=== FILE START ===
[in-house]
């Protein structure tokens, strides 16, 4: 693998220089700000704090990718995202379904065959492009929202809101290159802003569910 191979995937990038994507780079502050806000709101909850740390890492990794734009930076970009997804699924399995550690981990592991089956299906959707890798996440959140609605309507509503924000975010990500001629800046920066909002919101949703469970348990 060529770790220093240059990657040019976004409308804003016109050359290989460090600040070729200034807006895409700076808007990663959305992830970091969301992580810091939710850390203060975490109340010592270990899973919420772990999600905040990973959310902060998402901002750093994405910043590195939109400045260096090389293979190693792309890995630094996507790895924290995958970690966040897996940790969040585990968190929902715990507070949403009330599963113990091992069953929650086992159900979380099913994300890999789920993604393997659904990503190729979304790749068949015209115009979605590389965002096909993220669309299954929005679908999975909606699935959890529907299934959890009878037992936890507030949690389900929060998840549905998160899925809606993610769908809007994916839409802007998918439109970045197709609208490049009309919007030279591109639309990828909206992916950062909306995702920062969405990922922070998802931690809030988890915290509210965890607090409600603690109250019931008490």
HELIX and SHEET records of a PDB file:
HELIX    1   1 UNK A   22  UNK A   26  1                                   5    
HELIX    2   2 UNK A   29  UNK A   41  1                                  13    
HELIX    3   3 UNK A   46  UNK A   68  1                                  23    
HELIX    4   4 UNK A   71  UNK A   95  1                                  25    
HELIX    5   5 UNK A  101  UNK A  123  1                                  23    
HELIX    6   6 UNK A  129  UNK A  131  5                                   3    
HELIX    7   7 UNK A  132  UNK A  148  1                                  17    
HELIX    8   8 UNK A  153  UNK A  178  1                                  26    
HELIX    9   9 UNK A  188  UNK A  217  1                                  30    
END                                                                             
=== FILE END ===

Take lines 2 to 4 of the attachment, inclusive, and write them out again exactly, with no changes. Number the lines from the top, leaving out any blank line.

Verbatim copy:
């Protein structure tokens, strides 16, 4: 693998220089700000704090990718995202379904065959492009929202809101290159802003569910 191979995937990038994507780079502050806000709101909850740390890492990794734009930076970009997804699924399995550690981990592991089956299906959707890798996440959140609605309507509503924000975010990500001629800046920066909002919101949703469970348990 060529770790220093240059990657040019976004409308804003016109050359290989460090600040070729200034807006895409700076808007990663959305992830970091969301992580810091939710850390203060975490109340010592270990899973919420772990999600905040990973959310902060998402901002750093994405910043590195939109400045260096090389293979190693792309890995630094996507790895924290995958970690966040897996940790969040585990968190929902715990507070949403009330599963113990091992069953929650086992159900979380099913994300890999789920993604393997659904990503190729979304790749068949015209115009979605590389965002096909993220669309299954929005679908999975909606699935959890529907299934959890009878037992936890507030949690389900929060998840549905998160899925809606993610769908809007994916839409802007998918439109970045197709609208490049009309919007030279591109639309990828909206992916950062909306995702920062969405990922922070998802931690809030988890915290509210965890607090409600603690109250019931008490």
HELIX and SHEET records of a PDB file:
HELIX    1   1 UNK A   22  UNK A   26  1                                   5    